Remnants of a similar cultural building style can be seen in the older Hopi pueblos, a second tribe that shares this region. Visitors must be culturally sensitive to the locals’ desire for privacy; this is their home and they claim many of the ruins as those of their ancestors. Guided tours are usually the best way to visit the more picturesque areas without the danger of trespassing. Many are extremely delicate, and others have already been damaged by illegal pot-hunters.
The north end of Navajo Lake in Colorado is near several famed ski resorts and still more ruins. Several small towns provide supplies, activities and festivals to amuse visitors and encourage their return. Allison and Arboles are very small communities near Navajo State Park, while Pagosa Springs and Durango are between a half hour and an hour away. Both of the latter are well-known tourism centers with much to offer visitors in the way of lodgings, guest ranches, spas and nearby ski resorts. There is no shortage of rental cabins, small motels and larger chain hotels in these larger communities. Real estate is more likely available on the Colorado side of the reservoir as there is more area that is neither public land nor Reservation. There is something for everyone at Navajo Lake, whether it is fishing, boating, house-boating or exploring the ancient past.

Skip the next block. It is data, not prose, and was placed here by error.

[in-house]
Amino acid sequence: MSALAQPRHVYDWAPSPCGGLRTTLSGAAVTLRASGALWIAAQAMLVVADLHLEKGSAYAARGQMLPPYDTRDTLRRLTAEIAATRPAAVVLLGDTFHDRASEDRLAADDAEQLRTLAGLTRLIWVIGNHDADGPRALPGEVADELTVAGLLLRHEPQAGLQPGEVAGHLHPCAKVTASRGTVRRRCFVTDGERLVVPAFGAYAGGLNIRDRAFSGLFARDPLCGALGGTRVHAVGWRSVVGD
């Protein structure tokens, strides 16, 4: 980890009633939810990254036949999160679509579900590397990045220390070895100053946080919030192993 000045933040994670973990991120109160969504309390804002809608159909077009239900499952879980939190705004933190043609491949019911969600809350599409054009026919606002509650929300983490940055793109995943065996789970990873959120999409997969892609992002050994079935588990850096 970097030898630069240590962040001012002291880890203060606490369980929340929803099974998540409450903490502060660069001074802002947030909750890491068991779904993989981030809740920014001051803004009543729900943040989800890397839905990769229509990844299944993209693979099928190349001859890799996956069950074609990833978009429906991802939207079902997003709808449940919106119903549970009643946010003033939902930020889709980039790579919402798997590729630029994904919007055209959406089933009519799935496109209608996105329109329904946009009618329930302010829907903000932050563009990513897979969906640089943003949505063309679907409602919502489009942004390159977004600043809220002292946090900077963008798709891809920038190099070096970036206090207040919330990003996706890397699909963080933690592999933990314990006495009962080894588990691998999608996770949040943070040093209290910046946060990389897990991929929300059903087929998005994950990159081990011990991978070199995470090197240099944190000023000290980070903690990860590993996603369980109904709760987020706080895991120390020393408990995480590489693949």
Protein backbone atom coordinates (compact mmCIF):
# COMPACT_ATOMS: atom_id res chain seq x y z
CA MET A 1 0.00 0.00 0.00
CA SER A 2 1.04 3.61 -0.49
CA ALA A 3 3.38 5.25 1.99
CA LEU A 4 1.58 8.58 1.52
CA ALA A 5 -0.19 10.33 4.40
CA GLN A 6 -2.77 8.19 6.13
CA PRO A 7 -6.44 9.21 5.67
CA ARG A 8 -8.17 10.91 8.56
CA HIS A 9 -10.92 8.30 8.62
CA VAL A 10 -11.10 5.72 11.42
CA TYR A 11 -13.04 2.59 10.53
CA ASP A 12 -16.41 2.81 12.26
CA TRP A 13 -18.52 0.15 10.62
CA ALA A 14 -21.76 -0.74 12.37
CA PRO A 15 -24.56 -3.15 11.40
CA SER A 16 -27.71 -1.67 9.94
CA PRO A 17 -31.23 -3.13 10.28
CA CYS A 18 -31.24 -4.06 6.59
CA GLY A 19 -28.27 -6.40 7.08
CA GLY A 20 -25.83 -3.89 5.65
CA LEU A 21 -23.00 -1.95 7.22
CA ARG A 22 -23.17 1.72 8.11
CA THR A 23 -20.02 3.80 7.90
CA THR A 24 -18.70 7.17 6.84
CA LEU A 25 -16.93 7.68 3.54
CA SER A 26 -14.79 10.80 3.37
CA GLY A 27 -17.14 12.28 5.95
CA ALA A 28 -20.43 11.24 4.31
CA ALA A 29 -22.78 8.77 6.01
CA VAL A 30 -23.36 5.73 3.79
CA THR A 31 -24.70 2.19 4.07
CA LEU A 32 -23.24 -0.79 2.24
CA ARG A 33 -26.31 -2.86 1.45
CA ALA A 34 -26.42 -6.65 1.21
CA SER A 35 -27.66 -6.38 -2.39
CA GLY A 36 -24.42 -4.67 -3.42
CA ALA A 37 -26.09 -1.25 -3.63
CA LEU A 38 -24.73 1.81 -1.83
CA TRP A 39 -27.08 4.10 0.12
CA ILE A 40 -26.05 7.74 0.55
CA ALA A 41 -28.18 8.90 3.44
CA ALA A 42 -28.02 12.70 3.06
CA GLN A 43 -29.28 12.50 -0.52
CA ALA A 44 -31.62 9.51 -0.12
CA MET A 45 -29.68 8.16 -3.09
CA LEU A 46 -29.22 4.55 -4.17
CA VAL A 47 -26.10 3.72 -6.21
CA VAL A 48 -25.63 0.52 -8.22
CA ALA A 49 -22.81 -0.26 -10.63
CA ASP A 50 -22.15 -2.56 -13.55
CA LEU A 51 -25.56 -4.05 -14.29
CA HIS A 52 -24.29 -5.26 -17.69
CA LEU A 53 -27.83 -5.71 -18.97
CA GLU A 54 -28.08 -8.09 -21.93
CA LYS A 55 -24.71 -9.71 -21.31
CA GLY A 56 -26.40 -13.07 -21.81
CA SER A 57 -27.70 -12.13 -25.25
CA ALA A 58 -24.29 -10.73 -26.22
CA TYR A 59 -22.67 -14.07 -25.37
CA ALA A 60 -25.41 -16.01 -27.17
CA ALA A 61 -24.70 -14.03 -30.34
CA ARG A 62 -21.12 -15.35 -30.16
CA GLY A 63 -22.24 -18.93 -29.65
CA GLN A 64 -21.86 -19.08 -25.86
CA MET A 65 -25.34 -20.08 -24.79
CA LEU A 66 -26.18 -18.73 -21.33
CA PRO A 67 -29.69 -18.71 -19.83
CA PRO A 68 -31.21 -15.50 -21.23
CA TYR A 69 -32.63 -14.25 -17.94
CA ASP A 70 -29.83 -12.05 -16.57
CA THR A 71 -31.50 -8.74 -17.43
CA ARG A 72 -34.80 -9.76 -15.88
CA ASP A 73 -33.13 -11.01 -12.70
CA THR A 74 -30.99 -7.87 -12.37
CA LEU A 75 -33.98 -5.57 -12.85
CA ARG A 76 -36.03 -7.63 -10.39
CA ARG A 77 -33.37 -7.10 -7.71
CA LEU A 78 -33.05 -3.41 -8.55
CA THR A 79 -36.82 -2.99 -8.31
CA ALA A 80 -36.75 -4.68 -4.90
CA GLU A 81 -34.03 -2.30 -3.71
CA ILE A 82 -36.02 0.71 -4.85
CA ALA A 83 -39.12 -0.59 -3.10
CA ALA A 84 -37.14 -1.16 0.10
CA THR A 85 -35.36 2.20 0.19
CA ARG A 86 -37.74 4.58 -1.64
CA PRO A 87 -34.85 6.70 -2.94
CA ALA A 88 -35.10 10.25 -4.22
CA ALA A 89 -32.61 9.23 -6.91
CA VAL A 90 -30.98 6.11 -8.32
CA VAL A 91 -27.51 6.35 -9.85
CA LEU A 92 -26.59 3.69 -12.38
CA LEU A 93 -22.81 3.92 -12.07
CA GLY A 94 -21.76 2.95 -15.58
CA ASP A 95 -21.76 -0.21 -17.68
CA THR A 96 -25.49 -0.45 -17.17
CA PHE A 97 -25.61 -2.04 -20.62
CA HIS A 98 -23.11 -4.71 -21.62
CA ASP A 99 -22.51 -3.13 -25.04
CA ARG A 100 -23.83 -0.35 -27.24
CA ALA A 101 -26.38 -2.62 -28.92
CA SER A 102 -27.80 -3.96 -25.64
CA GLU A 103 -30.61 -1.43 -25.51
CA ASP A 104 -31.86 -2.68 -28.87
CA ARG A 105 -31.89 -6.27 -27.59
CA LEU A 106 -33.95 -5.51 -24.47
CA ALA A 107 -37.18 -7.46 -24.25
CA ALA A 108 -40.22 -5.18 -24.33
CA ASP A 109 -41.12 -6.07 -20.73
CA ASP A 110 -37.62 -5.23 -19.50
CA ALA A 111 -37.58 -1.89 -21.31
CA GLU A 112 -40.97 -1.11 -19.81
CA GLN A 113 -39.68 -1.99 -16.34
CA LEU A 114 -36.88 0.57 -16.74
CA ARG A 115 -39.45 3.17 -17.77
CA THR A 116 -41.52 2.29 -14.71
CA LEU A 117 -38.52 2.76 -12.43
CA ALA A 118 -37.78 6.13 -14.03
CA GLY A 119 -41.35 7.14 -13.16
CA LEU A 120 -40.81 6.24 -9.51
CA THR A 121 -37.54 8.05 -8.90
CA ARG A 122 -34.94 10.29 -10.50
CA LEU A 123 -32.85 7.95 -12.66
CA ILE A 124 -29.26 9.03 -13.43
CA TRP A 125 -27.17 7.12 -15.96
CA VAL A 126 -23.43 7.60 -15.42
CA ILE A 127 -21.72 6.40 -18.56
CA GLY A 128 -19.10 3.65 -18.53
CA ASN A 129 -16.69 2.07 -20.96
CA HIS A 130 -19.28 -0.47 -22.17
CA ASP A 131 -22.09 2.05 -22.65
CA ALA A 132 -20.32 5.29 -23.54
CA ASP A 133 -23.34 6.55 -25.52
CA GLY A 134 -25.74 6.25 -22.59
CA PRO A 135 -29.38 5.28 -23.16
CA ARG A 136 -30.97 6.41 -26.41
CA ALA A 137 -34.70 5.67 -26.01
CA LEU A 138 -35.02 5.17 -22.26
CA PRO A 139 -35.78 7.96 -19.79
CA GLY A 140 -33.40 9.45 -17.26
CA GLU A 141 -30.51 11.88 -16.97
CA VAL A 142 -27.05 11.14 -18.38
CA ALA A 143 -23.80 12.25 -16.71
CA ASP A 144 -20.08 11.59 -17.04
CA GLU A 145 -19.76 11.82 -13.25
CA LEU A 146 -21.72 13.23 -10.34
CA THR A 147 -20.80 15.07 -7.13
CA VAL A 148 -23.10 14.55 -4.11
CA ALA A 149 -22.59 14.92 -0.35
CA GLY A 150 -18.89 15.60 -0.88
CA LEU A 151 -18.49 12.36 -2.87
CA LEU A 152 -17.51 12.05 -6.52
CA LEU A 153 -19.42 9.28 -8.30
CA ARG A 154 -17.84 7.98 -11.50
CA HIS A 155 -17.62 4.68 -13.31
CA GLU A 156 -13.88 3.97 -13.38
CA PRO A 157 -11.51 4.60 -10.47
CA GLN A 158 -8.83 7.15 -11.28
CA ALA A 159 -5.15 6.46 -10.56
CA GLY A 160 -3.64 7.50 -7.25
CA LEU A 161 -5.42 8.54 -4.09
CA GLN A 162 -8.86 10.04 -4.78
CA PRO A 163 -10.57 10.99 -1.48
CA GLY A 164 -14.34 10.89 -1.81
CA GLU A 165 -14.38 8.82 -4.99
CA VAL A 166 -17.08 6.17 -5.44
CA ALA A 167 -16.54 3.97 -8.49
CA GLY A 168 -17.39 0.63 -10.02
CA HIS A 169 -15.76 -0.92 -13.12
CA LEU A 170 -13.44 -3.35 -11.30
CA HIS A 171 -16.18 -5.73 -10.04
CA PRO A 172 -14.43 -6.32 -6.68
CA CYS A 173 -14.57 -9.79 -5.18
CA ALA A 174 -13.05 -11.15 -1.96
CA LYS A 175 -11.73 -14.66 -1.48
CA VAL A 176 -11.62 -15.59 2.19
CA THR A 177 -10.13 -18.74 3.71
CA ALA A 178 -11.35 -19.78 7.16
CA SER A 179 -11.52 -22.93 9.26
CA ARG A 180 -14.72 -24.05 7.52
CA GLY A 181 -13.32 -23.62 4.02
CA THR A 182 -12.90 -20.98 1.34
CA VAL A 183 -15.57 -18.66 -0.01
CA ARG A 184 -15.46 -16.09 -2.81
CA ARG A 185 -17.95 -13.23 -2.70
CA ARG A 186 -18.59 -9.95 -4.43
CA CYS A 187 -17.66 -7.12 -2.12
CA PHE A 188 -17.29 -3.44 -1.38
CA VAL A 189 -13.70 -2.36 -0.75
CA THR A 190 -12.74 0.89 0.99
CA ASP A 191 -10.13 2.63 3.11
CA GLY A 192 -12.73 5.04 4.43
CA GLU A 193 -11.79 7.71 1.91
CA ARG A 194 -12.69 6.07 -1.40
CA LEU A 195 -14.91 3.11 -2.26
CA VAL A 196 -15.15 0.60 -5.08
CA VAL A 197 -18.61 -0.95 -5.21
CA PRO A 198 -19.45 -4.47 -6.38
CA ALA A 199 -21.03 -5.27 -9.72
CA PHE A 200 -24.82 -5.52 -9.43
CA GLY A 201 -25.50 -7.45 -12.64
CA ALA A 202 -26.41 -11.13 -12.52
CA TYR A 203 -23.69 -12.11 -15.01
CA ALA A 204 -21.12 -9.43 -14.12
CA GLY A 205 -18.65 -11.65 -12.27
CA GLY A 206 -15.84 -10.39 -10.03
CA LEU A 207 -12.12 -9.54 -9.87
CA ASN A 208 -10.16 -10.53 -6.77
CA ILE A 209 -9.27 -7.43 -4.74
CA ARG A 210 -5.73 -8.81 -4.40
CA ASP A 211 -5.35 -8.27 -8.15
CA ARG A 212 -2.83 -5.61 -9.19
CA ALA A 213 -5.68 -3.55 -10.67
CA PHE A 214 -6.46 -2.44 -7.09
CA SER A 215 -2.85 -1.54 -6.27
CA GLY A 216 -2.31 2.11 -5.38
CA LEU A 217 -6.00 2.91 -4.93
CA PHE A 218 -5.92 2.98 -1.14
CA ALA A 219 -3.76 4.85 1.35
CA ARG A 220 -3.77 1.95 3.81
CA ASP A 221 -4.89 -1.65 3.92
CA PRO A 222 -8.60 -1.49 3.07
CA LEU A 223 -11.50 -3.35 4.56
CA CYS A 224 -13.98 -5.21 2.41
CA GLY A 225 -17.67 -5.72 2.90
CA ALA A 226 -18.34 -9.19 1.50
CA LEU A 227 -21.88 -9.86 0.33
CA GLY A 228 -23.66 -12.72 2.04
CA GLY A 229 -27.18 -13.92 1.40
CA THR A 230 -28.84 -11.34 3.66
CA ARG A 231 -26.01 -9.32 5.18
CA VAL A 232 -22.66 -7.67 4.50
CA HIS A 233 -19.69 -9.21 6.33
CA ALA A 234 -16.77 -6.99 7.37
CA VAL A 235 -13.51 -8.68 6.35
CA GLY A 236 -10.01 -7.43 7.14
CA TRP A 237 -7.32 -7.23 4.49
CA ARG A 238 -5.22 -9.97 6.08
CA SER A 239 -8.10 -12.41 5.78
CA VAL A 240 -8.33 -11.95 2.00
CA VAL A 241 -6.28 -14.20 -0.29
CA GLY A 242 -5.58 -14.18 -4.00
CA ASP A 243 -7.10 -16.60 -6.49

Things to do at Navajo Lake NM
- Vacation Rentals
- Fishing Tournaments
- Jet Skiing
- Water Skiing
- Wind Surfing
- Cabin Rentals
- Wildlife Viewing
- State Park
Fish species found at Navajo Lake NM
- Black Bass
- Brown Trout
- Channel Catfish
- Kokanee Salmon
- Largemouth Bass
- Northern Pike
- Rainbow Trout
- Smallmouth Bass
Navajo Lake NM Photo Gallery
Navajo Lake NM Statistics & Helpful Links
Lake Type: Not Known
Water Level Control: Bureau of Reclamation
Surface Area: 15,610 acres
Shoreline Length: 159 miles
Normal Elevation (Full Pond): 6,085 feet
Minimum Elevation (Min Pond): 6,030 feet
Maximum Elevation (Max Pond): 6,106 feet
Average Depth: 109 feet
Maximum Depth: 396 feet
Water Volume: 1,036,100 acre-feet
Completion Year: 1963
Drainage Area: 3,190 sq. miles
Trophic State: Mesotrophic